While taking in the scenery during long road trips, passengers also may be taking in potentially harmful ultrafine particles (UFPs) that come into the car through outdoor air vents. Closing the vents reduces UFPs, but causes exhaled carbon dioxide to build up. Now, scientists report in the ACS journal Environmental Science & Technology that installing a newly developed high-efficiency cabin air filter (HECA) could reduce UFP exposure by 93 percent and keep carbon dioxide levels low.
Yifang Zhu and Eon Lee explain that most modern cars come with cabin air filters, but they only block 40-60 percent of the UFPs when in "outdoor air mode." These particles are 100 nanometers or less in diameter; about a thousand of them could fit across the width of a human hair. Studies suggest that UFPs, which are found in automotive exhaust, may be linked with health problems. Switching the venting system into "recirculation mode" reduces UFPs by 90 percent, but because the interior is closed off from the outside, exhaled carbon dioxide can potentially build up to levels that could impair decision-making. To address this challenge, Zhu and Lee decided to develop a method that would simultaneously reduce UFPs inside cars, while also allowing carbon dioxide to escape.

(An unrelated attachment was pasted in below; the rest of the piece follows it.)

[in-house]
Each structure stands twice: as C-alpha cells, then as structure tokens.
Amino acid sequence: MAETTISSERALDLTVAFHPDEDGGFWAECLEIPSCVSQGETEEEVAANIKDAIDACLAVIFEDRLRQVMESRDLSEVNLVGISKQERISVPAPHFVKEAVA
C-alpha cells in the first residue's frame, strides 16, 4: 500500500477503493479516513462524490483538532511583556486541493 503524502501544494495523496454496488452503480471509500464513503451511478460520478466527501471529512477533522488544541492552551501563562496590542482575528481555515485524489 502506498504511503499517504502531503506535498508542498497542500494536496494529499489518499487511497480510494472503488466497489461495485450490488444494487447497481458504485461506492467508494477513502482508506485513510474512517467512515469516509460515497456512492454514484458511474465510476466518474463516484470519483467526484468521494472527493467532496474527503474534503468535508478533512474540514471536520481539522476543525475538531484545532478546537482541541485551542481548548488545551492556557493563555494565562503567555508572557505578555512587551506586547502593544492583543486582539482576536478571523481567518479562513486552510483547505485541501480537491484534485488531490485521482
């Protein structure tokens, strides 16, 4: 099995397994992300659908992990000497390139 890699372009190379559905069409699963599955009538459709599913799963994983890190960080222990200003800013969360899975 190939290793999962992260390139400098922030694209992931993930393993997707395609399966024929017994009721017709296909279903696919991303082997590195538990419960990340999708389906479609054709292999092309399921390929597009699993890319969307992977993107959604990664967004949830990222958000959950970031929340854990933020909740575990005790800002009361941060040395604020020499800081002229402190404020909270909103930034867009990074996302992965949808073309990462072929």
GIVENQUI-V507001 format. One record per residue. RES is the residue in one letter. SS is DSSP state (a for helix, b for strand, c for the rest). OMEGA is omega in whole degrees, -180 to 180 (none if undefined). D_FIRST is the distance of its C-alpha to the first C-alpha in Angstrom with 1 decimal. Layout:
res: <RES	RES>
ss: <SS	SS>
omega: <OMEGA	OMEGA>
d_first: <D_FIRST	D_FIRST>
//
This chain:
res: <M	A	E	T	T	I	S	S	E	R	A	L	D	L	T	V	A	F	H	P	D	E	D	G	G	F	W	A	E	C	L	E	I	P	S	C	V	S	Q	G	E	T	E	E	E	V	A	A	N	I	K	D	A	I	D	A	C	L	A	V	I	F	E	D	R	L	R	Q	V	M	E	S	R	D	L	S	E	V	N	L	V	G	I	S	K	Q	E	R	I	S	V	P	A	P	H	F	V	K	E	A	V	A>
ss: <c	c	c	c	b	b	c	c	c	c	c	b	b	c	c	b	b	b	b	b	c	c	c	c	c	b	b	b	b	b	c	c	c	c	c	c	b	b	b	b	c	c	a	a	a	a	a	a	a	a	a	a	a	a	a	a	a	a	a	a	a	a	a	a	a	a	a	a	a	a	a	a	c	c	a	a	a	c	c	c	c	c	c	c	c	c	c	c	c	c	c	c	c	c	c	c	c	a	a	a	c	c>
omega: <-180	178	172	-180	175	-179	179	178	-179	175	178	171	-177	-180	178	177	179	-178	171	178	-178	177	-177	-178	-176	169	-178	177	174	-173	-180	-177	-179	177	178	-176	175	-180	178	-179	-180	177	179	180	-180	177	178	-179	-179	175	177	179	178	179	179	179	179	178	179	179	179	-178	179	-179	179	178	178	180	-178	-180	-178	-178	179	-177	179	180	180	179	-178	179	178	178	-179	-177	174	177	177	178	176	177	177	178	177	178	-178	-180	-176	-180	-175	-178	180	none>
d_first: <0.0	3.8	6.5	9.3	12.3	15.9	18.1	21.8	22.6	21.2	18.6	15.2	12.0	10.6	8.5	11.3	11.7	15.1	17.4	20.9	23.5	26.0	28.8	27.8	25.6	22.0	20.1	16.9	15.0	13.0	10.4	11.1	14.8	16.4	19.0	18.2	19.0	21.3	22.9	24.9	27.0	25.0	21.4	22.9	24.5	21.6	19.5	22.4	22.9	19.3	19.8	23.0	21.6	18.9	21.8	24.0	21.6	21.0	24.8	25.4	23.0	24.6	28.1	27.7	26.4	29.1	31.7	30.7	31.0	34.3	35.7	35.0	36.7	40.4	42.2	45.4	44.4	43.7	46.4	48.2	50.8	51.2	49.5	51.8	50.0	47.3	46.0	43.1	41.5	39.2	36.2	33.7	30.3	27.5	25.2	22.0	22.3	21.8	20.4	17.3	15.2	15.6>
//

They developed HECA filters that could reduce UFP levels by an average of 93 percent in 12 commercially available vehicles while driving in outdoor air mode. Compared with the original manufacturer-installed filters, the new one is made of synthetic fibers of much smaller diameters. Carbon dioxide remained at a "reasonable" level, they say.
The authors acknowledge funding from the California Air Resources Board and the National Science Foundation.
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